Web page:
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Making Peace with the Devil: The Problem of Ending Just Wars

Making Peace with the Devil: The Problem of Ending Just Wars In this paper, we draw attention to an unintended but severe side effect of just war thinking: the fact that it can impose barriers to making peace. Investigating historical material concerning a series of conflicts in China during the early twentieth century, we suggest that operating in a just war framework might change actors' identities and interests in a way that makes peacemaking an unavailable action. But since just war theory places significant normative constraints on how long wars can be continued, it might thus be self-defeating, in the sense that those who adopt it may undermine the very goals which it is supposed to serve. Whether this finding calls for a revision of existing ethical frameworks governing warfare will depend on whether there are possible alternatives to just war theory that perform better at reining in unjust violence. http://www.deepdyve.com/assets/images/DeepDyve-Logo-lg.png Journal of Social and Political Philosophy Edinburgh University Press

Making Peace with the Devil: The Problem of Ending Just Wars

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Publisher
Edinburgh University Press
Copyright
Copyright © Edinburgh University Press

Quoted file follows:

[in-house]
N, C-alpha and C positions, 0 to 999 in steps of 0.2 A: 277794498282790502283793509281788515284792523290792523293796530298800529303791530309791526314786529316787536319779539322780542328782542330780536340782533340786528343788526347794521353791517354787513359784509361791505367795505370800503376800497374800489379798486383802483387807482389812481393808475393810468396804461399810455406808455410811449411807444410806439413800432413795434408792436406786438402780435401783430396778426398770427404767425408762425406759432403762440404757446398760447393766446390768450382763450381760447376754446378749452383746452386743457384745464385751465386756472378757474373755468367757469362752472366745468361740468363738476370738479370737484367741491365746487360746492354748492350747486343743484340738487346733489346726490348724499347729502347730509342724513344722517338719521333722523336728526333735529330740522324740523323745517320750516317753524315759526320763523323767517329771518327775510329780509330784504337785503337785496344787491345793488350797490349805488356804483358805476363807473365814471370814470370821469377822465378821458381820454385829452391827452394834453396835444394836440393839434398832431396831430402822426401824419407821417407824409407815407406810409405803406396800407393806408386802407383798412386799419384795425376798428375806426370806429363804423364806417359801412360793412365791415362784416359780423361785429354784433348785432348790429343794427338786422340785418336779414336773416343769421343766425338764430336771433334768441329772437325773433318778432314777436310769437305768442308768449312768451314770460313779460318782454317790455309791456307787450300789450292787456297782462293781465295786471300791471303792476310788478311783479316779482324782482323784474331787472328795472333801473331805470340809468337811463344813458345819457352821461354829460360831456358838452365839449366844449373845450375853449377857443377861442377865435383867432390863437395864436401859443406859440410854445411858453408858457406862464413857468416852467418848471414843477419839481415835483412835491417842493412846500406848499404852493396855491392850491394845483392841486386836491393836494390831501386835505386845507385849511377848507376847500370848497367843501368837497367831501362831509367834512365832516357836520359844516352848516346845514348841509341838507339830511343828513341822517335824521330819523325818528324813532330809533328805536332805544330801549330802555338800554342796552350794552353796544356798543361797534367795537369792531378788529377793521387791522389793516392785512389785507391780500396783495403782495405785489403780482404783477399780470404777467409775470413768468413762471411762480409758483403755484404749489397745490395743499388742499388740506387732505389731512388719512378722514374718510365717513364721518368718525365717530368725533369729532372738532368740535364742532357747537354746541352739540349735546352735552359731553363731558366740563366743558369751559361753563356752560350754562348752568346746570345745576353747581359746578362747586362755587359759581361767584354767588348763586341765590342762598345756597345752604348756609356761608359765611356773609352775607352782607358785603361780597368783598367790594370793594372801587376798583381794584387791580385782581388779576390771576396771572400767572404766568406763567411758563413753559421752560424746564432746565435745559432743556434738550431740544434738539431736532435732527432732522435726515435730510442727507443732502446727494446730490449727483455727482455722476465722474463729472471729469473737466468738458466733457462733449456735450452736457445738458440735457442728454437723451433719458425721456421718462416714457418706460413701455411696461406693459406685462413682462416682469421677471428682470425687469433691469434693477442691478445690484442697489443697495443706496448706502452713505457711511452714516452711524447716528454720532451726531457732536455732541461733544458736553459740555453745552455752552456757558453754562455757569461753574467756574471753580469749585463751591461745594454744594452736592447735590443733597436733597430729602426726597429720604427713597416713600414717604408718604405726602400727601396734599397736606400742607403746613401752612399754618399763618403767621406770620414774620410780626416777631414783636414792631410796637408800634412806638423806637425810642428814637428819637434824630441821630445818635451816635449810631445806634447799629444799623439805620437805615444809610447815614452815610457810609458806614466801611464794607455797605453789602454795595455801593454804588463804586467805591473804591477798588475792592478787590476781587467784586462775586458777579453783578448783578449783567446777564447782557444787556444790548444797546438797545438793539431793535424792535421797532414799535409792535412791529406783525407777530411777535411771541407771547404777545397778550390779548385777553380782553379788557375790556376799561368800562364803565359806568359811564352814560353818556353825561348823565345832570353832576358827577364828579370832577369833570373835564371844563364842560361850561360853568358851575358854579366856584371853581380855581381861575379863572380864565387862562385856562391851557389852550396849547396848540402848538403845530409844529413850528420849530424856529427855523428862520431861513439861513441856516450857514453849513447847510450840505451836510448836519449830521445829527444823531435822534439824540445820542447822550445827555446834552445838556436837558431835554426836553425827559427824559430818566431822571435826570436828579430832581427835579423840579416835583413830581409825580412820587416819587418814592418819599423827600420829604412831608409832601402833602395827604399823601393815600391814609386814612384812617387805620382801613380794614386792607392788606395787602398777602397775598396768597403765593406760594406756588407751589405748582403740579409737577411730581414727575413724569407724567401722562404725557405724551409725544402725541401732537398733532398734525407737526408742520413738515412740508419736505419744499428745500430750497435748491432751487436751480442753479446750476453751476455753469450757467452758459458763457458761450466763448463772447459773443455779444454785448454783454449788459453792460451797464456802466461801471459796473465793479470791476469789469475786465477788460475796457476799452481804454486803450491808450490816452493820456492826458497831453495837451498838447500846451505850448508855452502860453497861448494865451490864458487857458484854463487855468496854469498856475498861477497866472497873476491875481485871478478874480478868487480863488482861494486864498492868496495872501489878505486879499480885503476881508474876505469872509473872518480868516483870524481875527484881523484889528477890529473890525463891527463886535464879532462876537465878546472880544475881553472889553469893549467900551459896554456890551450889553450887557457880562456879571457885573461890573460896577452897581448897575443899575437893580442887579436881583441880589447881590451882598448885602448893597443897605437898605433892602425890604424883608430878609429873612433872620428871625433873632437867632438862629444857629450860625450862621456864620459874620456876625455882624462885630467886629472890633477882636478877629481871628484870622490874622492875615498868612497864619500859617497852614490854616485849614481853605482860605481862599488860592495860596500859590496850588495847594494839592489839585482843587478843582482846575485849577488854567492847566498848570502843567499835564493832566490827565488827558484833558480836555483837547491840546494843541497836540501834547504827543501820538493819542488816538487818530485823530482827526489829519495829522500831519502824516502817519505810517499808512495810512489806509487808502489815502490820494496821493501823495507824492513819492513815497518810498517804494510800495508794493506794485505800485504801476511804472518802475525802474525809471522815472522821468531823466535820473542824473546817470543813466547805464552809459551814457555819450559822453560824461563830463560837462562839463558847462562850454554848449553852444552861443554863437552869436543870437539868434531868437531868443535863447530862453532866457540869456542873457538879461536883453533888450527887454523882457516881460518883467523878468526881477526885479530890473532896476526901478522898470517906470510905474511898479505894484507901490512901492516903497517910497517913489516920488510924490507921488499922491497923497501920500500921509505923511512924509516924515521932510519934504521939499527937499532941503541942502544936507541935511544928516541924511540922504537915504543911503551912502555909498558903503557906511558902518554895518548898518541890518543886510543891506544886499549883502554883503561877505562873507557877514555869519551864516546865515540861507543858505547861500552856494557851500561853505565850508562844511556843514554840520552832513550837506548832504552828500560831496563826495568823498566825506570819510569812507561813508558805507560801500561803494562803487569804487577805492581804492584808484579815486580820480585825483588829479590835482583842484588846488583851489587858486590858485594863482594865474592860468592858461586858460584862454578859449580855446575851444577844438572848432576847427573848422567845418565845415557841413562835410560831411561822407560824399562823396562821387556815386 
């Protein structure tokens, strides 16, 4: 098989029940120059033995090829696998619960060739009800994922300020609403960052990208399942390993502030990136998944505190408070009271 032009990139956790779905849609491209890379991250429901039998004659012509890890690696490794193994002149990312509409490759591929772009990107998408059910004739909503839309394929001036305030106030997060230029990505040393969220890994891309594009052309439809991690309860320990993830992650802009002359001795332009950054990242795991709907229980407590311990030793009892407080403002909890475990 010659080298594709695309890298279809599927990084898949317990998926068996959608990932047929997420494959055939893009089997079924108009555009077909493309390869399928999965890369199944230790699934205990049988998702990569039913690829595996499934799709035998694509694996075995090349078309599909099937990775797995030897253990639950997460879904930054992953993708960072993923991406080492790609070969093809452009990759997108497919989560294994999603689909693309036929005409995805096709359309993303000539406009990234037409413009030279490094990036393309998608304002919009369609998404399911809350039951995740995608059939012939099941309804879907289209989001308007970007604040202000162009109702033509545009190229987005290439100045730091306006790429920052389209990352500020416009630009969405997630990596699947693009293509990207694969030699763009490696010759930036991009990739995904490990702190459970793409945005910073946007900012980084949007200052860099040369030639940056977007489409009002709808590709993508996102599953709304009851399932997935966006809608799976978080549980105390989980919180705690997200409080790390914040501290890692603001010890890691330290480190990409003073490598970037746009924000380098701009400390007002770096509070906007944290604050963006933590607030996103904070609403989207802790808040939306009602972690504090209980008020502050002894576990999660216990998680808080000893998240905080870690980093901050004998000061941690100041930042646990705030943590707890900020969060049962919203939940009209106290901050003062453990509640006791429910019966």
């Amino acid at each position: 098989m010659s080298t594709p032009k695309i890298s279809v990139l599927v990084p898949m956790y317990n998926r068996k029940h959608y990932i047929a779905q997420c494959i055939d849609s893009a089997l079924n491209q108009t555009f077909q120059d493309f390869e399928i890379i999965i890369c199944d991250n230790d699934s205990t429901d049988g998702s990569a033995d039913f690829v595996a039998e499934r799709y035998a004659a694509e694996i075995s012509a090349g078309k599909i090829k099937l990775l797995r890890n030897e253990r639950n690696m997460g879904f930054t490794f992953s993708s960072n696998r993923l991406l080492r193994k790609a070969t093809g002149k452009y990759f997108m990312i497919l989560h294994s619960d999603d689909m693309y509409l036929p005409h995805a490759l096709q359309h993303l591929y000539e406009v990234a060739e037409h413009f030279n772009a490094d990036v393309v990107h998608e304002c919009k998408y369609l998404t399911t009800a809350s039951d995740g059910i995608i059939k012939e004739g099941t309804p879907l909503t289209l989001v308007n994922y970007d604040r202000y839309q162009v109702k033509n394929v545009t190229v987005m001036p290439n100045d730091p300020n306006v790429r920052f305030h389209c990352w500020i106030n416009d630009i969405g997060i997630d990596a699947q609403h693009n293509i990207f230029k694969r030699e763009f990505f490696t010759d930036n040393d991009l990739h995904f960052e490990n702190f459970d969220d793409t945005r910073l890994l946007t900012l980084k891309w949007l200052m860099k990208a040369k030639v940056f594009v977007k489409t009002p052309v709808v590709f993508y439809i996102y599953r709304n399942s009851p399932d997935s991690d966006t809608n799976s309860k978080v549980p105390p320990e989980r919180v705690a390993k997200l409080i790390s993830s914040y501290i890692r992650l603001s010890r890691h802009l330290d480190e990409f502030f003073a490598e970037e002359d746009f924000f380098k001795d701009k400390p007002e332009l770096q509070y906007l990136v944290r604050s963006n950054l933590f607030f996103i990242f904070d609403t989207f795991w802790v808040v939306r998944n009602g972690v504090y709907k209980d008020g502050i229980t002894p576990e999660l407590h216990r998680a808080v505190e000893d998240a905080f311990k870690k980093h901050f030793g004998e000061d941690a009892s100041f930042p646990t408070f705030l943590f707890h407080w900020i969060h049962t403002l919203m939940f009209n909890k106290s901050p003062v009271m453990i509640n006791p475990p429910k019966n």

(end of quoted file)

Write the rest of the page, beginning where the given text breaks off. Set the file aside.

ISSN
2752-7514
eISSN
2752-7522
DOI
10.3366/jspp.2023.0053
Publisher site
See Article on Publisher Site

Abstract

In this paper, we draw attention to an unintended but severe side effect of just war thinking: the fact that it can impose barriers to making peace. Investigating historical material concerning a series of conflicts in China during the early twentieth century, we suggest that operating in a just war framework might change actors' identities and interests in a way that makes peacemaking an unavailable action. But since just war theory places significant normative constraints on how long wars can be continued, it might thus be self-defeating, in the sense that those who adopt it may undermine the very goals which it is supposed to serve. Whether this finding calls for a revision of existing ethical frameworks governing warfare will depend on whether there are possible alternatives to just war theory that perform better at reining in unjust violence.

Journal

Journal of Social and Political PhilosophyEdinburgh University Press

Published: Aug 1, 2023

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